Abdullah, Ahmadzai Sign Unity Deal
Afghanistan's two presidential candidates signed a power-sharing deal Sunday, capped with a hug and a handshake, three months after a disputed runoff that threatened to plunge the country into turmoil and complicate the withdrawal of US and foreign troops.
The incoming president — Ashraf Ghani Ahmadzai — and Abdullah Abdullah signed the national unity government deal as President Hamid Karzai — in power since the 2001 US-led invasion ousted the Taliban — looked on. The deal creates the new role of chief executive following weeks of negotiations on a power-sharing arrangement after accusations of fraud in the June runoff vote, AP reported.
"I am very happy today that both of my brothers, Dr. Ashraf Ghani and Dr. Abdullah Abdullah, in an Afghan agreement for the benefit of this country, for the progress and development of this country, that they agreed on the structure affirming the new government of Afghanistan," Karzai said after the signing.
As talks dragged on, Abdullah's mostly northern supporters threatened to form a parallel government or react violently to any outright victory by Ghani Adhmadzai, a former finance minister and World Bank official whose power base is in the country's south and east. Ghani Ahmadzai said he always maintained that ethnic politics in Afghanistan demand some sort of power sharing deal and not a winner-takes-all government.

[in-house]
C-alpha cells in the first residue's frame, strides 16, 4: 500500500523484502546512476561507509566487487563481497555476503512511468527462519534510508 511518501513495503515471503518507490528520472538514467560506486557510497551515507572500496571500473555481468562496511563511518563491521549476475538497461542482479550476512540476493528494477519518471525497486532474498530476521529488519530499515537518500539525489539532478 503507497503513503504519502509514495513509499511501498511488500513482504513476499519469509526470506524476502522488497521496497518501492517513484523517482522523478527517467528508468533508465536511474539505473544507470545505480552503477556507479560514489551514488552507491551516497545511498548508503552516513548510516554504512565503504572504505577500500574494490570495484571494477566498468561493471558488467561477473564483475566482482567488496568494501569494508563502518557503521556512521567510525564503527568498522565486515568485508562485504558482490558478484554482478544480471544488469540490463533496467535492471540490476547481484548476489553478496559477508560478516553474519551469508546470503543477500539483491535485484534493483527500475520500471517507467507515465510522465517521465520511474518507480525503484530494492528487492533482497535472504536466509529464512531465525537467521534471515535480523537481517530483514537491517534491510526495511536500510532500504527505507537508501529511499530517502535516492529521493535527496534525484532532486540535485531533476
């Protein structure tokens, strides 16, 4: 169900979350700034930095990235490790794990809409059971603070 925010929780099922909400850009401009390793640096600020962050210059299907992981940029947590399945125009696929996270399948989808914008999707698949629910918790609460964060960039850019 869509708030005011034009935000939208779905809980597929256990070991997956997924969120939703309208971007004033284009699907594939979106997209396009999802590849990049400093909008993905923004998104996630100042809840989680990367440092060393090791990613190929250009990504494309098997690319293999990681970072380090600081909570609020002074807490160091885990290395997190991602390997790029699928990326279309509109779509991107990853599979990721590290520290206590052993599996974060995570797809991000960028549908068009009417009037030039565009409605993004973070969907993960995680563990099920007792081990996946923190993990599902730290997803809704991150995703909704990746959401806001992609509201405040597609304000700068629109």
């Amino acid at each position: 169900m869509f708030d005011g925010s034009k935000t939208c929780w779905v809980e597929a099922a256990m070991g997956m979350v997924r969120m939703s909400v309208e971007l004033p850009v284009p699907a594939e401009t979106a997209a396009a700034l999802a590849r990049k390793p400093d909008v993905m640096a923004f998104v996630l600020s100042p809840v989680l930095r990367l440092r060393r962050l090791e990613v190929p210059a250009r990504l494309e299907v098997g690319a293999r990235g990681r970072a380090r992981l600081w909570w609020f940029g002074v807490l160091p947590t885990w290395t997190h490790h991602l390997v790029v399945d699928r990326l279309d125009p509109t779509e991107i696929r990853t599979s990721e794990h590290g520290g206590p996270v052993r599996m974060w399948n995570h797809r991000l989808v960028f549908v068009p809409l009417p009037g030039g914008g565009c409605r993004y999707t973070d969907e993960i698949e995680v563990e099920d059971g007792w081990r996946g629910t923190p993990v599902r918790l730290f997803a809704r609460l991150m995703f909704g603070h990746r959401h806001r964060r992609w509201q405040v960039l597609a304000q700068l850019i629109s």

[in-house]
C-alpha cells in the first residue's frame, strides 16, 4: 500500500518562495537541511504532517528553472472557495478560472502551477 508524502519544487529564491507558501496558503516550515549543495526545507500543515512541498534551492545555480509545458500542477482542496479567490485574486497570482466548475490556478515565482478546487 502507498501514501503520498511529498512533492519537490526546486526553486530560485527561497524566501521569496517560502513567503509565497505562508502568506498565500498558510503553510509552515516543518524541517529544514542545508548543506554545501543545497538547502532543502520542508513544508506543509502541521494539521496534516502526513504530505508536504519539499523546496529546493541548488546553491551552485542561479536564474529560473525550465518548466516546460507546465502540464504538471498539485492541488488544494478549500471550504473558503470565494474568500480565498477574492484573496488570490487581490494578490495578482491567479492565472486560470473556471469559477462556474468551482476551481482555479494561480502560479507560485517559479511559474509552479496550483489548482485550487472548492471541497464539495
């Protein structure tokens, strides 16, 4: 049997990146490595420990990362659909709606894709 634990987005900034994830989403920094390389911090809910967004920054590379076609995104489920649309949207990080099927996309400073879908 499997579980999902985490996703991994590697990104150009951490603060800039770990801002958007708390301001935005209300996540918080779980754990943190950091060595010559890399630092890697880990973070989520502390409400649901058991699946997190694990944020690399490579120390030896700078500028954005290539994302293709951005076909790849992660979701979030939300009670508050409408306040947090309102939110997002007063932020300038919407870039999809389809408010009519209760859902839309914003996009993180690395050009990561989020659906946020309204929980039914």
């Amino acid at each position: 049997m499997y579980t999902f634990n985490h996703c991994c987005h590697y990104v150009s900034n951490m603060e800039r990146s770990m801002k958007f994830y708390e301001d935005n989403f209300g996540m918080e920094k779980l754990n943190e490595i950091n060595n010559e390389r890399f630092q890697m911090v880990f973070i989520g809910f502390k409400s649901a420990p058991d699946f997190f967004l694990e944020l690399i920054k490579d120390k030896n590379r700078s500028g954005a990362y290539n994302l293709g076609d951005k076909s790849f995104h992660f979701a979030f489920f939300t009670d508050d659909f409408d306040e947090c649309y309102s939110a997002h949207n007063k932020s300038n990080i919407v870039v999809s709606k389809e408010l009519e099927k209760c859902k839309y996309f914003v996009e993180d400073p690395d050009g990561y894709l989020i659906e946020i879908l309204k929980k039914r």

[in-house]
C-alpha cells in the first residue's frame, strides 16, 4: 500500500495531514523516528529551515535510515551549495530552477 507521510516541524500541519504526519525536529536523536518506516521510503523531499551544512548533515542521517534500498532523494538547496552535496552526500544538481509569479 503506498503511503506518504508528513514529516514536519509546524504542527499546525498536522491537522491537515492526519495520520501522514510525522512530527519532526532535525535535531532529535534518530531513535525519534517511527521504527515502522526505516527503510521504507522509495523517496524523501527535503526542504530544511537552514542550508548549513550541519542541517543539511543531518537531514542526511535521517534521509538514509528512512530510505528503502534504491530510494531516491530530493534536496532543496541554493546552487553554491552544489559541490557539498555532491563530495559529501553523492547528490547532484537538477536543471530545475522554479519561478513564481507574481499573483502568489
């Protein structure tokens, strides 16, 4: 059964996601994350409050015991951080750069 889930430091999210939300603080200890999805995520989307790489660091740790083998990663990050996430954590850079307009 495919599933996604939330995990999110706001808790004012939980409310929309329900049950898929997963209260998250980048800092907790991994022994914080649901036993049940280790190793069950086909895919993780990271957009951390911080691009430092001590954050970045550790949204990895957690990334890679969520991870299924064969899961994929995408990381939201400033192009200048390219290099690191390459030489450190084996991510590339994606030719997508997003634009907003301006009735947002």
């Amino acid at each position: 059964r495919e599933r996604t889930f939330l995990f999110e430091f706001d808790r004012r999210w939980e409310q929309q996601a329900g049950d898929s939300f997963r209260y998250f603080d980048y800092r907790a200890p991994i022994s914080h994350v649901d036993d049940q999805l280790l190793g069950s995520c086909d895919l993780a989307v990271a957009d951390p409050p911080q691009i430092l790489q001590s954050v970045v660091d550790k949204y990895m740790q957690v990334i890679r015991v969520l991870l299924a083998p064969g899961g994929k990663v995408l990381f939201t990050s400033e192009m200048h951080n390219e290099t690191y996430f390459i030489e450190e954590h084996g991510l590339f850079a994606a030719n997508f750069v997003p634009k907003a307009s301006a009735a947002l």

The deal will see Ghani Ahmadzai replace Karzai as president. Abdullah will hold the newly created post of chief executive, akin to a prime minister.
Abdullah believes he won the first round of the election back in April with more than 50 percent of the vote, which would have precluded a runoff. But the official results showed him winning about 45 percent of that vote in a crowded presidential field of 10, not quite enough for an outright victory.
He also believes he won a June runoff with Ghani Ahmadzai. But official totals — which the election commission said it would release on Sunday — show Ghani Ahmadzai with about 55 percent of the vote.
A power-sharing deal was almost sealed about a week ago, but Abdullah then demanded that no vote totals from the runoff be released.
UN and Afghan election officials spent weeks auditing the runoff results after allegations of fraud, a common occurrence over Afghanistan's last two presidential elections. But Ghani Ahmadzai's runoff vote total only dropped by about 1 percent after the audit. Abdullah's side maintained the fraud was so sophisticated it was undetectable.
In the end, high-stakes negotiations — and not a precise vote tally — settled the country's power structure.
The US has been pushing for a resolution so the next president can sign a security agreement that would allow about 10,000 US forces to remain in the country after combat operations wrap up at the end of the year.
Caption: Abdullah Abdullah (L) and Ashraf Ghani exchange signed agreements for the country's unity government in Kabul September 21, 2014.